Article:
For a long time, the Wizards were one of the few teams in the league without a minor league affiliate. But on Wednesday morning, according to Candace Buckner of the Washington Post and Todd Dybas of the Washington Times, the team has finally purchased a one-to-one relationship with a team in the NBA G-League (formerly known as the D-League) for the 2018-19 NBA season.
The team, which has yet to be named, is set to play at the Wizards’ forthcoming practice facility on the former campus of St. Elizabeth’s Hospital in Washington. The facility will also serve as the home arena for the Washington Mystics.
Why does a G-League Affiliate matter?
Now that they have an affiliate, the Wizards will be able to hire a front office and coaching staff reflecting their core values and concepts as a franchise. The team will be able to send their younger players to that affiliate to hone their talent when they’re not playing heavy minutes at the NBA level.
Previously, when the Wizards sent their talent to the NBA’s minor league, they had to send them to teams affiliated with other franchises. Here’s more from Buckner on that:
Last season, the Wizards used the league as a temporary stop for young players who were not getting playing time in games. However, Washington had to send its players to the Delaware 87ers, the Philadelphia 76ers’ affiliate. In March, Wizards forward Chris McCullough played with the Northern Arizona Suns as the rest of the Wizards played through a Western Conference road trip.
The Wizards will become the 27th team to own and operate an affiliated minor league franchise. Having a place to cultivate talent as well as a pipeline to other talent is important.
And with the NBA’s newly negotiated collective bargaining agreement, the league is allowing new “two-way” contracts that permit teams to carry 17 players on their roster with two players designated to play in the NBA G-League.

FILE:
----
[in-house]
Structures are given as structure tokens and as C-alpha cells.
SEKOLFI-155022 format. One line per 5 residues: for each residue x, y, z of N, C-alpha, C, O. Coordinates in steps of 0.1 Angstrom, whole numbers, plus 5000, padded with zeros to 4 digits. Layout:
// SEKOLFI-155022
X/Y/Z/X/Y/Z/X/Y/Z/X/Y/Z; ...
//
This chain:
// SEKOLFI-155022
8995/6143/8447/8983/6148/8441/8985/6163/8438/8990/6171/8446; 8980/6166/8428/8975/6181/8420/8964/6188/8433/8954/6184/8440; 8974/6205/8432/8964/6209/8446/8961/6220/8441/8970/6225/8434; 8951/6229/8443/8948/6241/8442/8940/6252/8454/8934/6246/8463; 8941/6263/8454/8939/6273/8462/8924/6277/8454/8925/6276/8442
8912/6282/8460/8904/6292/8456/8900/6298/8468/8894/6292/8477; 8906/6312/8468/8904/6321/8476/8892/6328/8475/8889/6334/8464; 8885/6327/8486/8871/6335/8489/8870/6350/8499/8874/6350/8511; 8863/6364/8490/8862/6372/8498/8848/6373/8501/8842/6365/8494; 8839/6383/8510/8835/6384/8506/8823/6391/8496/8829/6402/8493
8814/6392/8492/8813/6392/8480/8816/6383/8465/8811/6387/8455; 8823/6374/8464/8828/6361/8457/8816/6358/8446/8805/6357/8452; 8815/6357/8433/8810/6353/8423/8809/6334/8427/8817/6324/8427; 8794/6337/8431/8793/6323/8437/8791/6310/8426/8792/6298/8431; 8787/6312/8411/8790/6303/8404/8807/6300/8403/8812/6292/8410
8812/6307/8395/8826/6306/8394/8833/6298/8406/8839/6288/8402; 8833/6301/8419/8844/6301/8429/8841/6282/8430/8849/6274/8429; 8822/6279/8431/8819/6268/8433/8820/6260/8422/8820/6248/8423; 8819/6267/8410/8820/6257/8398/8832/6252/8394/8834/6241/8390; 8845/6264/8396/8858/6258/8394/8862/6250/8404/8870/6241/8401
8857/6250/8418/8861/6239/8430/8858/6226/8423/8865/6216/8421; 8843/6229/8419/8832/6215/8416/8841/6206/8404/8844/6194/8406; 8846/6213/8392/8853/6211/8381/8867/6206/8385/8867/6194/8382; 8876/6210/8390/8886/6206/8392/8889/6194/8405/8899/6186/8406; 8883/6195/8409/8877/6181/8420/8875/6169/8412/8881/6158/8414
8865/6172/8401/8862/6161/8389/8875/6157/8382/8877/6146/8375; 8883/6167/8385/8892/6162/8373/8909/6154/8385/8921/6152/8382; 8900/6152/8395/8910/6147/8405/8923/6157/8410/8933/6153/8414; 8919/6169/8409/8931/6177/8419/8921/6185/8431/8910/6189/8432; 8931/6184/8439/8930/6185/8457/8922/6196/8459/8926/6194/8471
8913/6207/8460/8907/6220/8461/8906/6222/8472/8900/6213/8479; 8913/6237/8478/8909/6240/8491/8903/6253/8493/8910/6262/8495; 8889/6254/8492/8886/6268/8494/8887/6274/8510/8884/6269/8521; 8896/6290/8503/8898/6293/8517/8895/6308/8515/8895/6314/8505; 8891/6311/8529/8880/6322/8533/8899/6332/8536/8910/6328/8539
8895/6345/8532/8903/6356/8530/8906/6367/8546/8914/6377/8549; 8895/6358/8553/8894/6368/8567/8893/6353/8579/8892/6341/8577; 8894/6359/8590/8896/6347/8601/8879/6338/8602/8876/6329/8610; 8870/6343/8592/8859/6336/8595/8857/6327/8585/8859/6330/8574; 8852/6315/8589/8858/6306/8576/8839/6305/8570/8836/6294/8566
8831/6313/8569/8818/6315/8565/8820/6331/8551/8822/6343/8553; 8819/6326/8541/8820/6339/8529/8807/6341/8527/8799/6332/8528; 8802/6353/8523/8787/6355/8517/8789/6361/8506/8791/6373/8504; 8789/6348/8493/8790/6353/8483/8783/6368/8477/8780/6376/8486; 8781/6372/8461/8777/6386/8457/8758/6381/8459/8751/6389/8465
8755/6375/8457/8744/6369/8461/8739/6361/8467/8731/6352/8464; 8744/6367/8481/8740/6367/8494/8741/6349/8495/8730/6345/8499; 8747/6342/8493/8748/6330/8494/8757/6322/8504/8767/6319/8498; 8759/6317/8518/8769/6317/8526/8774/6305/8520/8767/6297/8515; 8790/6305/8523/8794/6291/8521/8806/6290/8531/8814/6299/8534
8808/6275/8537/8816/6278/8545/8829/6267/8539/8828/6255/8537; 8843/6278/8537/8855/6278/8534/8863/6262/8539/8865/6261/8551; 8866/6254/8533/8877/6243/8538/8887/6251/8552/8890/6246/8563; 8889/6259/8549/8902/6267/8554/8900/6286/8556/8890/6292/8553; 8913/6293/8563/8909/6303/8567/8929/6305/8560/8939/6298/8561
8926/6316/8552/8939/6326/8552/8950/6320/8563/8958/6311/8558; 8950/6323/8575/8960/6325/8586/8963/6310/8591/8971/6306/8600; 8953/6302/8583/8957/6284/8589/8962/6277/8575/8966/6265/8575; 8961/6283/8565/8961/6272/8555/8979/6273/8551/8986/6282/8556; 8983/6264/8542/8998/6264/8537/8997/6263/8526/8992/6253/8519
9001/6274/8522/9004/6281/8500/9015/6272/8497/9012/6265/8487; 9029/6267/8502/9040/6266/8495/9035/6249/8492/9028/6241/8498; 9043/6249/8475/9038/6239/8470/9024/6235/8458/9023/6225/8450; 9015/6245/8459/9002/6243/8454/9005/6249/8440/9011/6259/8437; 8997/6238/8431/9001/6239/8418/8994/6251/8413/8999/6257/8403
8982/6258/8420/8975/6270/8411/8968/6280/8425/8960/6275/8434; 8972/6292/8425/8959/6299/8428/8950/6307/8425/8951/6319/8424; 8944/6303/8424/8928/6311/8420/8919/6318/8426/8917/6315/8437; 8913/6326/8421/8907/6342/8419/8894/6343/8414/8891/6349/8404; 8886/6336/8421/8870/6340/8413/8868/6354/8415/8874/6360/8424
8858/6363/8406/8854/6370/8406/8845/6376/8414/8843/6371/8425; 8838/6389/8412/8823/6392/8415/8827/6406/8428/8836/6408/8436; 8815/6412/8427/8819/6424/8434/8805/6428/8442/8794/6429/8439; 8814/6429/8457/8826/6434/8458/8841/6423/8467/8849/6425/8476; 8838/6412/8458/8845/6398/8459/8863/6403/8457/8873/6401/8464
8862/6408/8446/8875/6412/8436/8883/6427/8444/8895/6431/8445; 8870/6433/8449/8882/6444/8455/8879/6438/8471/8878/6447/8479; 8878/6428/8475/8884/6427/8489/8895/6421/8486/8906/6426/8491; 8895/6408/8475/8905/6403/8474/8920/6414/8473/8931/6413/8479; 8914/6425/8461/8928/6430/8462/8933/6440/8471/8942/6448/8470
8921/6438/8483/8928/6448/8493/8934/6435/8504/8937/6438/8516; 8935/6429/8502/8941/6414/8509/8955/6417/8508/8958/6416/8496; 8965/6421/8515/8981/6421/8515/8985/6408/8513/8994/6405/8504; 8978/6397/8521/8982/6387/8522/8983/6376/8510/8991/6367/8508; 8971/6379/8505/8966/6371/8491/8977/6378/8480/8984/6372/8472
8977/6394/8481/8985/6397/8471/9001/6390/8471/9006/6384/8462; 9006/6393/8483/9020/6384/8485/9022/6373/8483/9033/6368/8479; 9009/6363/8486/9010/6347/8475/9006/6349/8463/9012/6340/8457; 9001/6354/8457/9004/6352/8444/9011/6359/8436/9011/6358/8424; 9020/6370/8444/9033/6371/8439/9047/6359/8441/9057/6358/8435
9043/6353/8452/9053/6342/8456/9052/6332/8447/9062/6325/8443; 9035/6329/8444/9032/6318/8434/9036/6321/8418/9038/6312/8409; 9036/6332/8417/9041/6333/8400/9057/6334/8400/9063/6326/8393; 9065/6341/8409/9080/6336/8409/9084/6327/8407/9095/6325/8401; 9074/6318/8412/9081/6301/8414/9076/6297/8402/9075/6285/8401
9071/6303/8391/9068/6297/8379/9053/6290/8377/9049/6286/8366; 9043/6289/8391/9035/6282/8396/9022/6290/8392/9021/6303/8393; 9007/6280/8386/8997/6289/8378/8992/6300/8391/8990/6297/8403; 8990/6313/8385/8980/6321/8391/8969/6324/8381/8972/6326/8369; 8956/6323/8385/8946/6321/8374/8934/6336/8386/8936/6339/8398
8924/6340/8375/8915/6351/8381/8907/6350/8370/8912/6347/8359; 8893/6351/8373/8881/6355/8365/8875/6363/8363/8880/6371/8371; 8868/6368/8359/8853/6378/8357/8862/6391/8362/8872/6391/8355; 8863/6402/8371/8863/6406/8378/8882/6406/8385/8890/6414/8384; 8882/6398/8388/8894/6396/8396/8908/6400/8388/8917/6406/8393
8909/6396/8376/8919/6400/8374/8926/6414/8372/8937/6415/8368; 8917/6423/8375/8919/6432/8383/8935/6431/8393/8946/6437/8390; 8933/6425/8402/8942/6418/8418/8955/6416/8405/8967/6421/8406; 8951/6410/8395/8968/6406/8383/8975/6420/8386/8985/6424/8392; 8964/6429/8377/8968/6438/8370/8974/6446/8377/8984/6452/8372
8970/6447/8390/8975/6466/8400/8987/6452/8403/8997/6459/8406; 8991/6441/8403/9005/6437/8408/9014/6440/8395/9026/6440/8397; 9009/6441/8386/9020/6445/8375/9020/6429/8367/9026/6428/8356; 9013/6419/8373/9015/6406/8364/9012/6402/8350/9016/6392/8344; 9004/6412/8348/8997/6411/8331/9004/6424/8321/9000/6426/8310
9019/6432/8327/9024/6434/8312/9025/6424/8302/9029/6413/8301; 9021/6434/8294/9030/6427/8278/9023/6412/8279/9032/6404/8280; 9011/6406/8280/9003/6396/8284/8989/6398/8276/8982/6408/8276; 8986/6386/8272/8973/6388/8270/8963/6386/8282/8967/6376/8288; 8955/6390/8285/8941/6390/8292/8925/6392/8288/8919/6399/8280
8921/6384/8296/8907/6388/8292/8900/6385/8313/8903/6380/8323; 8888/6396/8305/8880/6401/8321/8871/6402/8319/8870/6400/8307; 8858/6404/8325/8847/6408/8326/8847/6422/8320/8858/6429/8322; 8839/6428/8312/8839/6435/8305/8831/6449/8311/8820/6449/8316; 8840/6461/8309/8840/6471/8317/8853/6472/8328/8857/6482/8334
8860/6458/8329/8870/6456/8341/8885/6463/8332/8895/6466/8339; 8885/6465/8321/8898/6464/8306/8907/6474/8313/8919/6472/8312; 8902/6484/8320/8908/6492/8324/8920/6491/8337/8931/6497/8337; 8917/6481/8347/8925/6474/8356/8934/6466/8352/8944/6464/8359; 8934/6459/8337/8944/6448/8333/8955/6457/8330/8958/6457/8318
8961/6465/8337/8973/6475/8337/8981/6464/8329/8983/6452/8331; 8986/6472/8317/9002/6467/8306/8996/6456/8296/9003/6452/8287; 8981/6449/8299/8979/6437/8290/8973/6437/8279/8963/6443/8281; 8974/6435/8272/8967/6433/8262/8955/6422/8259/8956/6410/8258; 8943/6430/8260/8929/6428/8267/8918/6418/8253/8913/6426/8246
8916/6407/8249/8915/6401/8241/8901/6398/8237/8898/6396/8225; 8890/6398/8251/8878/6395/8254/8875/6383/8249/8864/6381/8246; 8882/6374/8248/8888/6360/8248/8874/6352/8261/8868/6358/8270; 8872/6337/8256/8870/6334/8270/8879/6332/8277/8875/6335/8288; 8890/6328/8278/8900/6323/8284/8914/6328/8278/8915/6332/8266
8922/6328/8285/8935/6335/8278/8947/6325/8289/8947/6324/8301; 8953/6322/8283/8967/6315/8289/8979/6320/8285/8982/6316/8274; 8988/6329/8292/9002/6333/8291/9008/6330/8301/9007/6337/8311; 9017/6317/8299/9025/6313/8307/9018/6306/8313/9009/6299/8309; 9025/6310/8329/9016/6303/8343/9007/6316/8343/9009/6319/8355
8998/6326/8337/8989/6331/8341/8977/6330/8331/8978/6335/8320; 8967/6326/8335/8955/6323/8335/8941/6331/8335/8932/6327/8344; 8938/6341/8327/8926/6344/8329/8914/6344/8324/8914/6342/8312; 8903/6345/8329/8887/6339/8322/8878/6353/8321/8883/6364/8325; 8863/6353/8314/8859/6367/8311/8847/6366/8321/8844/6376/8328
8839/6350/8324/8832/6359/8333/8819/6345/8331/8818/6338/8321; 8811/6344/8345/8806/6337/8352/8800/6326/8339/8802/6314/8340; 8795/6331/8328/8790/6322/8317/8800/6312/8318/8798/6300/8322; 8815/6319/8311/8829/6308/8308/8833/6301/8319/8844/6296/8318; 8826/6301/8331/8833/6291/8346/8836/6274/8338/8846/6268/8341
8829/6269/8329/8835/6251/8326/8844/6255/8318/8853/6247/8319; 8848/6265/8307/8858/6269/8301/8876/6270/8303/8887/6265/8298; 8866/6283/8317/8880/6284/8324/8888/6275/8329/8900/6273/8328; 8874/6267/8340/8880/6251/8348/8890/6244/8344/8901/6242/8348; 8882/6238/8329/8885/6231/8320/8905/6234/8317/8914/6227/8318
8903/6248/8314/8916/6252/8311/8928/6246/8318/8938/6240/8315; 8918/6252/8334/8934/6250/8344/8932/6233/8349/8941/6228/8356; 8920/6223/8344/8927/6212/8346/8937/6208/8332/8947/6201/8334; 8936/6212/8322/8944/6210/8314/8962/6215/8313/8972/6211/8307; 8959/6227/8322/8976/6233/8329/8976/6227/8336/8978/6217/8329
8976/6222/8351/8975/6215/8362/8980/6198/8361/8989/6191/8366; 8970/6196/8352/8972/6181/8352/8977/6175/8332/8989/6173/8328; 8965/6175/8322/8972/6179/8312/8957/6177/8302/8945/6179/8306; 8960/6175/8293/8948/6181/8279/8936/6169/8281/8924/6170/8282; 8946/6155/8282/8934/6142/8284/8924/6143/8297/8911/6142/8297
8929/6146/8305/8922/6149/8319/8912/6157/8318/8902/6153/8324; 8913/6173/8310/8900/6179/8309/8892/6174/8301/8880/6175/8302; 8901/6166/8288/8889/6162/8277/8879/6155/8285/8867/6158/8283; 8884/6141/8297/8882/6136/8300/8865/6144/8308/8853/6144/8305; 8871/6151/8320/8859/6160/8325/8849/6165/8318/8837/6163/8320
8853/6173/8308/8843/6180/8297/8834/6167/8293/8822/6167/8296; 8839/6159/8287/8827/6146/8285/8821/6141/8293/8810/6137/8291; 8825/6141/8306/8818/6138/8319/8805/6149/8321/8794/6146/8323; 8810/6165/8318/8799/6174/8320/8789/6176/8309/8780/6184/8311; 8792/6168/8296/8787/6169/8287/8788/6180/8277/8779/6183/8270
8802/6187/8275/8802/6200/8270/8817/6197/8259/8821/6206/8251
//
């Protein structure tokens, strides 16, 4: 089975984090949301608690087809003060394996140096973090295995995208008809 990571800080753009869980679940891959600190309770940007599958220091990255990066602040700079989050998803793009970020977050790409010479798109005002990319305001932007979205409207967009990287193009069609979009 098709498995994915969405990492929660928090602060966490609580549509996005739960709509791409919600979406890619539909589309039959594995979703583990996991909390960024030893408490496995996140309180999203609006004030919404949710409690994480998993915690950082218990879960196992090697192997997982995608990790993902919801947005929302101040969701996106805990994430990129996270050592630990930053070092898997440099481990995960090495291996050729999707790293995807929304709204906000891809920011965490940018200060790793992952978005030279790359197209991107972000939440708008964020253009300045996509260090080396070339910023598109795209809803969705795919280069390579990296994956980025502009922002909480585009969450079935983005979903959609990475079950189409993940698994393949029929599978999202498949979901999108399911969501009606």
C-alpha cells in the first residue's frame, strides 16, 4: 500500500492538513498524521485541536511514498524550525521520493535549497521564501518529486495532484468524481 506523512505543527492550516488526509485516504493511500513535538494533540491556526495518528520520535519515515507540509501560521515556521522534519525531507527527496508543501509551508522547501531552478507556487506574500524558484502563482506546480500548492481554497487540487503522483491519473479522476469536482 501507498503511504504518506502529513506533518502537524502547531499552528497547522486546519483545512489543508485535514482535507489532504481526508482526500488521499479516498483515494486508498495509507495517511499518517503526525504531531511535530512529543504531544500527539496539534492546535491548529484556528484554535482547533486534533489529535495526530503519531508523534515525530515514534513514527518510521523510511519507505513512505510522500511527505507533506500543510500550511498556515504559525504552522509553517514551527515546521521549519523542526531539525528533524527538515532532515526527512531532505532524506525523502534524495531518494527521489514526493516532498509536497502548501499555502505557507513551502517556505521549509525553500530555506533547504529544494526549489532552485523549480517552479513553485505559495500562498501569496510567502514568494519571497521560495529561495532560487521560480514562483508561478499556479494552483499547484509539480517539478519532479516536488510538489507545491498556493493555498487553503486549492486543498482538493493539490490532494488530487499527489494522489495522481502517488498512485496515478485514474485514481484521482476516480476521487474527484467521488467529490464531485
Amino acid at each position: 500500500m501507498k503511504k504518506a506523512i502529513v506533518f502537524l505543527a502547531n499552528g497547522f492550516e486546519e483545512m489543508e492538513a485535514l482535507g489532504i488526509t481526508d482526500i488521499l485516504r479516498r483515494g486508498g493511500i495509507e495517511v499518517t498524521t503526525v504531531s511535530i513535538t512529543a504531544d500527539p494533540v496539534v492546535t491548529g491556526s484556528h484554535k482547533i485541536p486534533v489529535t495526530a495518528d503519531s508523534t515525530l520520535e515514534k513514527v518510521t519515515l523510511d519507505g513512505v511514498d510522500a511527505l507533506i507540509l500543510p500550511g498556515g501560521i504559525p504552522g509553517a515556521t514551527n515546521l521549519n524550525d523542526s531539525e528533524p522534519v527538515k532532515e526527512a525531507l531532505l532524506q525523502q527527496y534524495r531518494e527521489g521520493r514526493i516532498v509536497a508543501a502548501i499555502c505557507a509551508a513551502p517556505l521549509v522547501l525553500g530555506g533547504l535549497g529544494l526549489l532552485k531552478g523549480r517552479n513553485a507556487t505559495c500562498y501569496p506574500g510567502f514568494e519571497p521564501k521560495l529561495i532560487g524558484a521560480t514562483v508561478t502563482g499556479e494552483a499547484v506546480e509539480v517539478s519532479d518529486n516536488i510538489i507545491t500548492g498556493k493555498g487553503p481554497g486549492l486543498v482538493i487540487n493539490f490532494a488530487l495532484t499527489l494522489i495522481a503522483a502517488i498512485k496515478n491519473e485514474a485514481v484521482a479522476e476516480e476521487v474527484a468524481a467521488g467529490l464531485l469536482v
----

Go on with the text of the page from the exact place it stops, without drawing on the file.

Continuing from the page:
What is a two-way contract?
Two-way contract players will be paid more than players on a typical G-League roster, but are only allowed to participate in NBA Training Camp and can’t travel with the team for more than 45 days. If they do, their contract must be converted into a complete NBA level deal.
This expands their options on what they can do with the 52nd overall draft pick on Thursday. It allows the team to keep developing players close. In the past, teams without roster space or money would send their player overseas to play and develop their game. And they may have an easier time convincing players who are drafted from other league’s overseas to come over early to sign with the team on a two-way deal.
Aaron White and Tomas Satoransky are the two most recent examples of that for Washington. White is still currently playing overseas, but don’t be surprised if the Wizards call him over to play on their affiliate when the time comes.
Overall, this is a great move for Washington. Truth be told, they could have used this team last year with some of the up-and-coming players they had on their roster like Sheldon Mac, Daniel Ochefu and Danuel House. But, as the old adage goes, better late than never.
UPDATE: The Wizards have made the news official. Here’s what Ernie Grunfeld had to say about today’s announcement in the press release:
“The NBA G League has been a great resource for us over the years, both for calling up talent and for allowing young players on our roster to gain more on-court experience. Having our own team, selecting the front office and coaching staff and being able to implement our system will allow us to further enhance our player and staff development program moving forward.”